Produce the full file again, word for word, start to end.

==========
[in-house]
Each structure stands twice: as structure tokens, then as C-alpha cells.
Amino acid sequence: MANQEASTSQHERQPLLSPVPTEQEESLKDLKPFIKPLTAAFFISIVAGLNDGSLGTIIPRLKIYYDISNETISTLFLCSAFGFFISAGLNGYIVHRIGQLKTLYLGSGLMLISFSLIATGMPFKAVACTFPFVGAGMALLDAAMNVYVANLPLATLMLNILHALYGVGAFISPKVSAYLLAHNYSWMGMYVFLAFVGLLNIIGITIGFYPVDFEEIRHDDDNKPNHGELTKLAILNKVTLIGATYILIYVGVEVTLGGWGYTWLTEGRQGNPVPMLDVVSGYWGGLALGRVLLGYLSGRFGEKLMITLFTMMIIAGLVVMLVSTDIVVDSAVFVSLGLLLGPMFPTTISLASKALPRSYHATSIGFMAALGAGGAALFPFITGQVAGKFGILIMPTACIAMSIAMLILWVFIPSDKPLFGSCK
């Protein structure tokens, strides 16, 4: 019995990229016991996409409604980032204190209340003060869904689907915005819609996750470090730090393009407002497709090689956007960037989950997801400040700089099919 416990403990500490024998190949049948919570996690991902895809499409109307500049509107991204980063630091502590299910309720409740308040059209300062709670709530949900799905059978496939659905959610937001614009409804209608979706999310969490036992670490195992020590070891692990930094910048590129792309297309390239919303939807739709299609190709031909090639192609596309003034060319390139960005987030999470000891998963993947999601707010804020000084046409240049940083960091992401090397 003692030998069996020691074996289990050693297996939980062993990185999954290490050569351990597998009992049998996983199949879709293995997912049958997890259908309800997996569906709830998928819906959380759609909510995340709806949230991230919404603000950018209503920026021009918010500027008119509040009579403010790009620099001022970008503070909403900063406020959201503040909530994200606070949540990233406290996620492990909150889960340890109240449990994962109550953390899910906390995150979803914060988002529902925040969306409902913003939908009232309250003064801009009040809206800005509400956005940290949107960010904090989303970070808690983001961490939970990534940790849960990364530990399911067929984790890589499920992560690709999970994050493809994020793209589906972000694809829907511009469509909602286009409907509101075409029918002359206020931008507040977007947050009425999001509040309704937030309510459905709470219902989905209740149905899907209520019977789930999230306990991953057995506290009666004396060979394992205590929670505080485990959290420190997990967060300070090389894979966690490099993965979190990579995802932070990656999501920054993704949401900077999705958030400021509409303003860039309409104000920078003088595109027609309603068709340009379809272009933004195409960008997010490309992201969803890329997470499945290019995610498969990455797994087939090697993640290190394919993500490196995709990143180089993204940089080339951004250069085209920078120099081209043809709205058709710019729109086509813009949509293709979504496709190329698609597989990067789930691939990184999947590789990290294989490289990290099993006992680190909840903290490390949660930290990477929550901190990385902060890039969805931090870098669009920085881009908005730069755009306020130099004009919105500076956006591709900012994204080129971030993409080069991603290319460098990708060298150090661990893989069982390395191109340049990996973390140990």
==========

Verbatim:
[in-house]
Each structure stands twice: as structure tokens, then as C-alpha cells.
Amino acid sequence: MANQEASTSQHERQPLLSPVPTEQEESLKDLKPFIKPLTAAFFISIVAGLNDGSLGTIIPRLKIYYDISNETISTLFLCSAFGFFISAGLNGYIVHRIGQLKTLYLGSGLMLISFSLIATGMPFKAVACTFPFVGAGMALLDAAMNVYVANLPLATLMLNILHALYGVGAFISPKVSAYLLAHNYSWMGMYVFLAFVGLLNIIGITIGFYPVDFEEIRHDDDNKPNHGELTKLAILNKVTLIGATYILIYVGVEVTLGGWGYTWLTEGRQGNPVPMLDVVSGYWGGLALGRVLLGYLSGRFGEKLMITLFTMMIIAGLVVMLVSTDIVVDSAVFVSLGLLLGPMFPTTISLASKALPRSYHATSIGFMAALGAGGAALFPFITGQVAGKFGILIMPTACIAMSIAMLILWVFIPSDKPLFGSCK
């Protein structure tokens, strides 16, 4: 019995990229016991996409409604980032204190209340003060869904689907915005819609996750470090730090393009407002497709090689956007960037989950997801400040700089099919 416990403990500490024998190949049948919570996690991902895809499409109307500049509107991204980063630091502590299910309720409740308040059209300062709670709530949900799905059978496939659905959610937001614009409804209608979706999310969490036992670490195992020590070891692990930094910048590129792309297309390239919303939807739709299609190709031909090639192609596309003034060319390139960005987030999470000891998963993947999601707010804020000084046409240049940083960091992401090397 003692030998069996020691074996289990050693297996939980062993990185999954290490050569351990597998009992049998996983199949879709293995997912049958997890259908309800997996569906709830998928819906959380759609909510995340709806949230991230919404603000950018209503920026021009918010500027008119509040009579403010790009620099001022970008503070909403900063406020959201503040909530994200606070949540990233406290996620492990909150889960340890109240449990994962109550953390899910906390995150979803914060988002529902925040969306409902913003939908009232309250003064801009009040809206800005509400956005940290949107960010904090989303970070808690983001961490939970990534940790849960990364530990399911067929984790890589499920992560690709999970994050493809994020793209589906972000694809829907511009469509909602286009409907509101075409029918002359206020931008507040977007947050009425999001509040309704937030309510459905709470219902989905209740149905899907209520019977789930999230306990991953057995506290009666004396060979394992205590929670505080485990959290420190997990967060300070090389894979966690490099993965979190990579995802932070990656999501920054993704949401900077999705958030400021509409303003860039309409104000920078003088595109027609309603068709340009379809272009933004195409960008997010490309992201969803890329997470499945290019995610498969990455797994087939090697993640290190394919993500490196995709990143180089993204940089080339951004250069085209920078120099081209043809709205058709710019729109086509813009949509293709979504496709190329698609597989990067789930691939990184999947590789990290294989490289990290099993006992680190909840903290490390949660930290990477929550901190990385902060890039969805931090870098669009920085881009908005730069755009306020130099004009919105500076956006591709900012994204080129971030993409080069991603290319460098990708060298150090661990893989069982390395191109340049990996973390140990």